INTRODUCTION Managed code has made .NET so compelling.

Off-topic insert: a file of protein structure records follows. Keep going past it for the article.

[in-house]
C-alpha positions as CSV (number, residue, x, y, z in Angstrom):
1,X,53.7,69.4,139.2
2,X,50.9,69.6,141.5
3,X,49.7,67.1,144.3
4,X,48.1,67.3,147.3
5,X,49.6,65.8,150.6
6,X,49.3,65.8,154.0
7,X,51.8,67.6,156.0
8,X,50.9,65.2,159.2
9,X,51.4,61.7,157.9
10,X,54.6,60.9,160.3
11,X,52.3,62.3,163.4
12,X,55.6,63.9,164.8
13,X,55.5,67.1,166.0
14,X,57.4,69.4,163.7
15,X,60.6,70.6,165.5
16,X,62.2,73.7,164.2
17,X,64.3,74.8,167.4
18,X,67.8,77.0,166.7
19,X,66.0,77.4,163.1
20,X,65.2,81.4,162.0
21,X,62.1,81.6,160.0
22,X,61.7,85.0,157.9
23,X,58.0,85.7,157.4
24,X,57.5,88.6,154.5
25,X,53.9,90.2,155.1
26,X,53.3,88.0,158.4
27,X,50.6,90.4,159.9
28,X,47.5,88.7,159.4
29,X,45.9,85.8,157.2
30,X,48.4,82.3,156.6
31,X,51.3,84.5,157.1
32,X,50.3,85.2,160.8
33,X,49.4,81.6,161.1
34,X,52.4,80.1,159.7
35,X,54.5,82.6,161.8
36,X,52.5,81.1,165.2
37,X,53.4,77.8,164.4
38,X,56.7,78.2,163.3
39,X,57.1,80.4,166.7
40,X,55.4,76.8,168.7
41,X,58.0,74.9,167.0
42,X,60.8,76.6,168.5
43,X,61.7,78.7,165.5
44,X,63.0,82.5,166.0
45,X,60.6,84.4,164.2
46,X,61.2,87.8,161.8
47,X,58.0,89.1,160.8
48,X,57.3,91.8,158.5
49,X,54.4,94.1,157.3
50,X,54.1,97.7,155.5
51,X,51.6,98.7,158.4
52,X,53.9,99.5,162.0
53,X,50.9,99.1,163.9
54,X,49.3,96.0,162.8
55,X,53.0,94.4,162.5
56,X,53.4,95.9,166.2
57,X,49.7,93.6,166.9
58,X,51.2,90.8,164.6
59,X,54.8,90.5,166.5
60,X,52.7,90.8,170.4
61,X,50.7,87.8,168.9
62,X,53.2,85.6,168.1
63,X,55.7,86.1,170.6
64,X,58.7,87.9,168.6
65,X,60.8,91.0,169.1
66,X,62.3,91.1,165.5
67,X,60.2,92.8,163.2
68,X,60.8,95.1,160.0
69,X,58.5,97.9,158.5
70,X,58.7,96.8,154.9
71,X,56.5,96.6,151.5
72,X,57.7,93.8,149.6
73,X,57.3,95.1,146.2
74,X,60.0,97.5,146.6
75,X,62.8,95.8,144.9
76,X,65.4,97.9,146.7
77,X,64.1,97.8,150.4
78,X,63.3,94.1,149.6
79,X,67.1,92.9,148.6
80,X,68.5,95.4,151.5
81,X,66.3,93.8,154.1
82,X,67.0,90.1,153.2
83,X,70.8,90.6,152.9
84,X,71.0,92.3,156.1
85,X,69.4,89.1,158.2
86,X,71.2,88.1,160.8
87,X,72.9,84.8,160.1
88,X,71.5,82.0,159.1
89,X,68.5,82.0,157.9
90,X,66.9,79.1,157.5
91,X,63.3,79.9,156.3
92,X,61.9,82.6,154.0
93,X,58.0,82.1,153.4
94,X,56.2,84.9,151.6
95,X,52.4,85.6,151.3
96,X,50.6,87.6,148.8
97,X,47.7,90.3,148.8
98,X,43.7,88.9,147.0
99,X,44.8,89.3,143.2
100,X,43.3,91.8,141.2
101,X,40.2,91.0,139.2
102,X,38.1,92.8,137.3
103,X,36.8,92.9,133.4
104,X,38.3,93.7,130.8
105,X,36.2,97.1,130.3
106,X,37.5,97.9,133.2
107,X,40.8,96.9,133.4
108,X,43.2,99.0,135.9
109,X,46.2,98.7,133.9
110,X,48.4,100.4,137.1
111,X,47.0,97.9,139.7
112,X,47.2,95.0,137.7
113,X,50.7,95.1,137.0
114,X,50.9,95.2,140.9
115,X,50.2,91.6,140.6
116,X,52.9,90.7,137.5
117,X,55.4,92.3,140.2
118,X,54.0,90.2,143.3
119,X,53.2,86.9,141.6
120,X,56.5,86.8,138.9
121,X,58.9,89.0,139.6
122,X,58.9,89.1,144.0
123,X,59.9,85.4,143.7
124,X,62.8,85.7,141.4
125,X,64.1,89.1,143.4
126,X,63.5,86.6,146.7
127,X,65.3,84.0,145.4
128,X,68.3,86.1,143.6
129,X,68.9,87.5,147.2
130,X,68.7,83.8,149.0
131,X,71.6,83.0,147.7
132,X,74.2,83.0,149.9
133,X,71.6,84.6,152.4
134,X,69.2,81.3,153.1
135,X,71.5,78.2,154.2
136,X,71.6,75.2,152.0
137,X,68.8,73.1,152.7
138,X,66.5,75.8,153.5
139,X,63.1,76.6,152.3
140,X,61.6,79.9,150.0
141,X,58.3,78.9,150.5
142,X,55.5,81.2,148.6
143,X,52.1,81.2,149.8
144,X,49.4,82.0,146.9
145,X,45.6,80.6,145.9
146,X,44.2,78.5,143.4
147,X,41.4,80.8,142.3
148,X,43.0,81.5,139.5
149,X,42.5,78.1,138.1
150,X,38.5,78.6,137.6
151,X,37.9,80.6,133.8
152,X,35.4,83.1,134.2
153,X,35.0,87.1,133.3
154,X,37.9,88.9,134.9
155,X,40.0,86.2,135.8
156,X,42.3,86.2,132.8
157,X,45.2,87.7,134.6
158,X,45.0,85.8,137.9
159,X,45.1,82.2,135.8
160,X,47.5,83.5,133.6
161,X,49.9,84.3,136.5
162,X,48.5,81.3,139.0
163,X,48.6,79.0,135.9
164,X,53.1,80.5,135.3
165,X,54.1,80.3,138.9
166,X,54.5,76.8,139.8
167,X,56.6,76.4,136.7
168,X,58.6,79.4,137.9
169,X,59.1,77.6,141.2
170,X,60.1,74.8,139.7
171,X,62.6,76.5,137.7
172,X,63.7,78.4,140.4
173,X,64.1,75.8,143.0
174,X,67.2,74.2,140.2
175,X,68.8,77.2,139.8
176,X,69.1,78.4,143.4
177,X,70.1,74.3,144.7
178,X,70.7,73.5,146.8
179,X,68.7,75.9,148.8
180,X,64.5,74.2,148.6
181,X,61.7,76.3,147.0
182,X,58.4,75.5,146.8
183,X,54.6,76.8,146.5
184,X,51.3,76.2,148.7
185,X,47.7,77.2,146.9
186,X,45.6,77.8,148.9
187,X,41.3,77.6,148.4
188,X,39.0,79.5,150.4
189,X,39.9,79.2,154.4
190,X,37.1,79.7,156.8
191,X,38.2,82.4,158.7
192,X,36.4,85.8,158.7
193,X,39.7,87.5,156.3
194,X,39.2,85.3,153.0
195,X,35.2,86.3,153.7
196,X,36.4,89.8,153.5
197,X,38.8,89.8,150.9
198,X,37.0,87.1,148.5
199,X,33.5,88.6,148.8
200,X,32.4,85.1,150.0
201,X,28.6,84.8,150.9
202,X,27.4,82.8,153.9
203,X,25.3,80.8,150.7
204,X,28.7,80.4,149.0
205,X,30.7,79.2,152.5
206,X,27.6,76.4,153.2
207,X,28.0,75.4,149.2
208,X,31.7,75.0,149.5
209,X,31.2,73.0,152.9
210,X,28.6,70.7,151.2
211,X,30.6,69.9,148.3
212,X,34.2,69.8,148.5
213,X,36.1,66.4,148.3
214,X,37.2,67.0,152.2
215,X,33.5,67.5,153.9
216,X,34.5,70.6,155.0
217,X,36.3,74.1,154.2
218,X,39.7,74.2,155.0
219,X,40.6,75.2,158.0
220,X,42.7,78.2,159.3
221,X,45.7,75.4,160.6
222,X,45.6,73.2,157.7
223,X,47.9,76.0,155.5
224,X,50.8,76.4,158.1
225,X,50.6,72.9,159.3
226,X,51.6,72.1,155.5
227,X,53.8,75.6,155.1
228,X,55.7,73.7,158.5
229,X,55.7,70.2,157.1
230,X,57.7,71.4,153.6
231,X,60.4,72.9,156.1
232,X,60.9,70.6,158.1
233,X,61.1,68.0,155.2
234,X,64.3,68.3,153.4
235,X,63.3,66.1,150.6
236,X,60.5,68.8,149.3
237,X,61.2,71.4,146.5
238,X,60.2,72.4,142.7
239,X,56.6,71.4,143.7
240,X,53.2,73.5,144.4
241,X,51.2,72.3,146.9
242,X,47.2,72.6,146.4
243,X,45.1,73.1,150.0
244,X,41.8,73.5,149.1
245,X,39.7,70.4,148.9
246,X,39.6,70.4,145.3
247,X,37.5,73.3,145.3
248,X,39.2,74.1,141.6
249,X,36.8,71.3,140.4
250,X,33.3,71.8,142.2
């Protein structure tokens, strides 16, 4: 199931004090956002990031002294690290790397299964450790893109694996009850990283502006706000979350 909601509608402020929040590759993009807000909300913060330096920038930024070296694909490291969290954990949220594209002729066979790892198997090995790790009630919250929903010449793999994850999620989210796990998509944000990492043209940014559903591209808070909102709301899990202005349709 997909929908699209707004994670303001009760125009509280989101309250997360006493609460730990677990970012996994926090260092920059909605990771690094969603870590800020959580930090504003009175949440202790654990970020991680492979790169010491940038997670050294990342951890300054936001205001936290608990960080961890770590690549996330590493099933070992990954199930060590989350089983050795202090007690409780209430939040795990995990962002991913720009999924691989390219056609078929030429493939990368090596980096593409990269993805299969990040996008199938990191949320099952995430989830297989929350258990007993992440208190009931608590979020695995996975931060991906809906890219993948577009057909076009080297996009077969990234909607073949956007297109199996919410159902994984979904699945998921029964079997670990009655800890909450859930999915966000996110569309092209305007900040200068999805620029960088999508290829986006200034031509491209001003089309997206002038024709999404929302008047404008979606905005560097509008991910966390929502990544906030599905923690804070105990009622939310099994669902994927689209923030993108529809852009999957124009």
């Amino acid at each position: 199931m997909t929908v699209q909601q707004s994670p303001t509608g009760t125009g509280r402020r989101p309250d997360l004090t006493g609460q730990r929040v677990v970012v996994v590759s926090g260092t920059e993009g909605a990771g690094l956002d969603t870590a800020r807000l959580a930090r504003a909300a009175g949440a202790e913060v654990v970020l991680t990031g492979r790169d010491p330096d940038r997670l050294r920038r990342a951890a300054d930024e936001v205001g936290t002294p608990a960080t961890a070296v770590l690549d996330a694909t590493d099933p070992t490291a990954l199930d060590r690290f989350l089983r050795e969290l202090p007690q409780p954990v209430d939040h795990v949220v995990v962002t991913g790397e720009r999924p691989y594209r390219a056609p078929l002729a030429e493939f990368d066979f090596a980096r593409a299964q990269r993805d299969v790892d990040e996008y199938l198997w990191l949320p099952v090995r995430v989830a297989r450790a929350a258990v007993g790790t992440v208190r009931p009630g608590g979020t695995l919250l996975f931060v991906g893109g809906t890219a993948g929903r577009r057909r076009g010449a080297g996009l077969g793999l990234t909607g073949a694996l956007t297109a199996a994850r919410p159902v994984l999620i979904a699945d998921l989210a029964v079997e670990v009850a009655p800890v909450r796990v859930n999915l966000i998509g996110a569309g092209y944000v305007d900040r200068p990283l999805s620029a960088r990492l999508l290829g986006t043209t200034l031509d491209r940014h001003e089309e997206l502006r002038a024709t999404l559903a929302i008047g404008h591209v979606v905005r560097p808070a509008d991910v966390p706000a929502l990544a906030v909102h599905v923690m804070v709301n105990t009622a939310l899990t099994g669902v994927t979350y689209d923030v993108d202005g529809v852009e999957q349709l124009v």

INTRODUCTION Managed code has made .NET so compelling. Development tools produce managed code from .NET classes. Managed code is so named because it runs in an environment produced by mscoree.dll, the Microsoft common object runtime execution engine, which manages all facets of code execution. These include memory allocation and disposal, and class loading, which in traditional execution environments are a major source of programming errors. .NET also manages error recovery, and because it has complete information about the runtime environment, it need not always terminate an entire application in the face of an error such as an out-ofmemory condition, but can instead just terminate a part of an application without affecting the rest of it. .NET code makes use of code access security that applies a security policy based on the principal running the code, the code itself, and the location from which the code was loaded. The policy determines the permissions the code has. In .NET, by default, code that is loaded from the machine on which it runs is given full access to the machine. But code loaded from anywhere else, even if run by an administrator, is run in a sandbox that can access almost nothing on the machine. Prior to .NET, code run by an administrator would generally be given access to the entire machine regardless of its source. The application of policies is controlled by a system administrator and can be very fine grained. Multiple versions of .NET, based on different versions of user-written classes or different versions of the .NET base class libraries (BCL), can execute side by side on the same machine. This makes versioning and deployment of revised and fixed classes easier. The .NET kernel or execution engine and the base class libraries can be written to work with different hardware. A common .NET programming model is usable in x86-based 32-bit processors, like those that currently run versions of Windows 9x, Windows NT, Windows 2000, and Windows XP, as well as mobile computers like the iPaq running on radically different processors. The development libraries are independent of chipset. Because .NET classes can be Just-In-Time compiled (JIT compiled), optimization based on processor type can be deferred until runtime. This allows .NET to integrate more easily with the new versions of 64-bit processors. .NET tools compile code into an intermediate language (IL) that is the same regardless of the programming language used to author the program. Microsoft provides C#, Visual Basic .NET, Managed C++, JavaScript, and J#, a variant of the Java language that emits IL. Non-Microsoft languages such as COBOL.NET and Eiffel.NET are also first-class citizens. Code written in

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